The AWE Blog

The AWE blog is a collection of posts from AWE members.
  1. Laura Clay

    AWEsome Wines selected by AWEsome Educators

    By Laura Clay
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    How lucky we are to have access to such a an array of diverse wines. The 2019 100 AWEsome Wines brochure features wines from 20 different countries from £6.75 to £35. You might expect the big three to have the most wines selected and you’d be right – France, Italy and Spain between them account for over half the choices submitted but alongside those are wines from Georgia, Brazil, Hungary and many more.   There are firm favourites such as Rioja and Bordeaux, wines that deserve never to go out of fashion, and there are the more unusual, too, which, as a result of  featuring in the brochure, will no doubt gain a new and appreciative following.  Let’s hope the brochure does the same for the AWE. Somebody with time on their hands* might like to count up the number of different grape varieties in all the wines of the brochure. There may be three South African Chenin Blancs on page 1 but there’s only one Albarossa on page 11!  A special mention should go to Katie Jones who had two of her wines selected, Grenache Gris and Fitou, which is the same as the number of wines submitted for Australia.  I hope you enjoy using the brochure and spending...
  2. Heather Dougherty

    To boldly go? The wines of Yealands Estate

    By Heather Dougherty
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    Chief winemaker at Yealands, Natalie Christensen, was in London last week to show off the Awatere estate’s new releases, having just caught up with her extended family in Denmark. Yealands has made a name for itself as a maker of a grown-up style of Marlborough Sauvignon Blanc – and it still does that. But the focus here was broader, showing their full range of whites including Pinot Gris, Grüner Veltliner, Gewürztraminer and Riesling, as well as a handful of Pinot Noirs. And why “to boldly go”? Yealands’ marketing strapline is “Think boldly. Tread lightly”, referencing their pioneering attitude with green credentials. Things I took away from the tasting: Exposure to wind in the Awatere makes for smaller berries with thicker skins and results in intense flavours in the wines. There is life beyond Sauvignon Blanc – Yealands Estate Riesling really impressed with its gradually flowering aromas of orange blossom and lime and herbal palate. The Pinot Gris struck a fine balance between the simple, crisp pleasures of Italian Pinot Grigio and the richer, more aromatic Alsace incarnation. Having said that….Sauvignon Blanc is still 85% of Yealands’ production – and they do it well, with a range of bottlings showing different...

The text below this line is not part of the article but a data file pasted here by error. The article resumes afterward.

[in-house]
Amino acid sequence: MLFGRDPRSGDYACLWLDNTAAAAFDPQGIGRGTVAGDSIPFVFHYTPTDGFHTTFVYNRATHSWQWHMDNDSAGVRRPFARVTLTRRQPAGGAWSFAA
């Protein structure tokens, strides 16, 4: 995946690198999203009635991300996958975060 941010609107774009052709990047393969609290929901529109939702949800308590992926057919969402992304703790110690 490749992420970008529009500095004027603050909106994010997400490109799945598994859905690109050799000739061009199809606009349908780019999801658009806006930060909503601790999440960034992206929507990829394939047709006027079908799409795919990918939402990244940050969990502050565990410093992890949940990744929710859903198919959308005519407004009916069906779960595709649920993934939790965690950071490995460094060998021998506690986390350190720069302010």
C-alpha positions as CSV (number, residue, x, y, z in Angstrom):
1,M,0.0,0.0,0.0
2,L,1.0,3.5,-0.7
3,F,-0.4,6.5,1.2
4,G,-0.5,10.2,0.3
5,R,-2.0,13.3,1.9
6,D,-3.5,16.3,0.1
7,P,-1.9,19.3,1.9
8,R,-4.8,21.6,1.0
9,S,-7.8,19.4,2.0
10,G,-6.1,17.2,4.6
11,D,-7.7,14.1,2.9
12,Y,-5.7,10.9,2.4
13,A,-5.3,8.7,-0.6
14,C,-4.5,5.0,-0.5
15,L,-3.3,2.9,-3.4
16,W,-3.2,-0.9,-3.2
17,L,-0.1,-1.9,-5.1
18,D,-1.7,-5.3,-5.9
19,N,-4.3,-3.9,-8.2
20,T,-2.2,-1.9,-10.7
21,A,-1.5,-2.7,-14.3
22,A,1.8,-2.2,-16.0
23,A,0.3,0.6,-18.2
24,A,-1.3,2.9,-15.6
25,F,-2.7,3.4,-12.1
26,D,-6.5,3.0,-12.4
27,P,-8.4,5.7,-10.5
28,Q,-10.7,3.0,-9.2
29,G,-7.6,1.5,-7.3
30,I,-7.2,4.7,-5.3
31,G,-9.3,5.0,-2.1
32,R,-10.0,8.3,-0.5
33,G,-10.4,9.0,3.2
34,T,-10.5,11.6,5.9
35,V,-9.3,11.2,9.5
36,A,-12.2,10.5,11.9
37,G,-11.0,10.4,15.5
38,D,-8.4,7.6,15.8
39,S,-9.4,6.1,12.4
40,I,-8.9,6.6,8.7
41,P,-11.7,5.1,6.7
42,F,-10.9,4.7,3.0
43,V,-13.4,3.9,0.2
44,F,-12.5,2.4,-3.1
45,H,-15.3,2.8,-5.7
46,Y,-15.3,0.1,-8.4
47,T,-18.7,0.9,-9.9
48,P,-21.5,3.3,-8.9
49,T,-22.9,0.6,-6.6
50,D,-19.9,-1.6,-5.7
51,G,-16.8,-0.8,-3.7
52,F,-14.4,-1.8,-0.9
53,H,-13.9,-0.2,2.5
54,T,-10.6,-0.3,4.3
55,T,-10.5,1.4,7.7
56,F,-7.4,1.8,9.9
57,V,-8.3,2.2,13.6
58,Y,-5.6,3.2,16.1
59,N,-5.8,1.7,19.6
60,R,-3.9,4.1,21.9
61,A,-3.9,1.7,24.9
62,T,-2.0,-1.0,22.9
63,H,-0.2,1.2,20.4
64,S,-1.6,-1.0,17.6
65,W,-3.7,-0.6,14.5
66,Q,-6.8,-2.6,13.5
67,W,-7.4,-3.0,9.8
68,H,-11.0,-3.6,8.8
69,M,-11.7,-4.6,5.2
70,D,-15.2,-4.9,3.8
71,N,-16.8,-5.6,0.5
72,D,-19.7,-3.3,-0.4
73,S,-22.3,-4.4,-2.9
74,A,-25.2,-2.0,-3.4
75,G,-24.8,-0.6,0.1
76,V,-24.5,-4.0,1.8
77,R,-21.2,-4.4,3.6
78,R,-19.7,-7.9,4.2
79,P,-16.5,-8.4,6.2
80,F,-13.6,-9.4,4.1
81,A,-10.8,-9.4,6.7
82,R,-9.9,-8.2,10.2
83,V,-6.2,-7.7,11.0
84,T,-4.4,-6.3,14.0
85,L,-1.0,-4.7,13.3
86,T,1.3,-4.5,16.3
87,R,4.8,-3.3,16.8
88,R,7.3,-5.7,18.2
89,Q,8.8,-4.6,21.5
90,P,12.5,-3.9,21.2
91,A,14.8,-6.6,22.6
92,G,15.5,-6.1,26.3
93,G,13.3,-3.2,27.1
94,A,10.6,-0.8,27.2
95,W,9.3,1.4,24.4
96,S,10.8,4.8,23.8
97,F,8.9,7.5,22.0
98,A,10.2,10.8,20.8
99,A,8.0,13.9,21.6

3. Paul Quinn

    Ramos Pinto with Ana Rato

    By Paul Quinn
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    Ana Rato winemaker from Ramos Pinto presented a tasting of Port’s and wines at Storrs Hall near Windermere to Sommeliers and invited quests. We were introduced to Adriano Reserva White Port that Ana showed as an aperitif mixed with tonic, ice and mint, this was very refreshing. We then moved onto the main tasting, mentioning that all of the port’s that will be shown today have been in lagar with 4 day’s treading by feet. Most of the Brandy that fortifies these ports is from France and Spain. Ramos Pinto Late Bottled Vintage 2013 (95 Decanter Points). Unfiltered but very fresh with ripe blackberries, raisin, coffee with a fresh kick of acidity. Ramos Pinto Quinta de Ervamoira 10 year old tawny. Situated in the Douro Superior with 234 Acres of land with 150 h/a of vines with an average age of the vine being 30 years old. This is the largest Quinta in the Douro and all of the grapes are hand harvested This property was purchased by Ramos Pinto in 1974, but the vineyard was nearly lost when the construction of the Coa dam in 1996 started and flooded the lower end of the vineyard, but fortunately it was...
  4. Pippa Hayward

    Indigena Marche seminar at 67 Pall Mall October 4th

    By Pippa Hayward
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    The Marche region and  Verdicchio grape might seem unlikely fodder for a whole day of specialist seminars with Ian d’Agata of  the Indigena Wine School – but having signed up for the morning  only, I found myself so enthused by lunch time that I stayed on for the two afternoon tasting sessions as well! As Ian D’Agata pointed out, Verdicchio is a victim of its enviable ability to turn out great quantities of perfectly decent wines at high yields with no loss of concentration. What a Pinot Noir producer might give for that! There is a lot of it and it is mostly good and mostly cheap and so we disregard it. I was about to discover the scale of my omission…….. Over the course of the seminars we tried 20 Verdicchios, including a fantastic late-picked passito example, several wines from the lesser known Matelica DOC and some excellent examples of older Castelli di Jesi Reserva Classico and Superiore wines, all of which demonstrated how the grape’s naturally high acidity level enables it to age beautifully and make beautifully balanced and refreshing sweet wines. In his introduction  D’Agata compared  the quality of Verdicchio to Fiano and Timorasso as amongst the...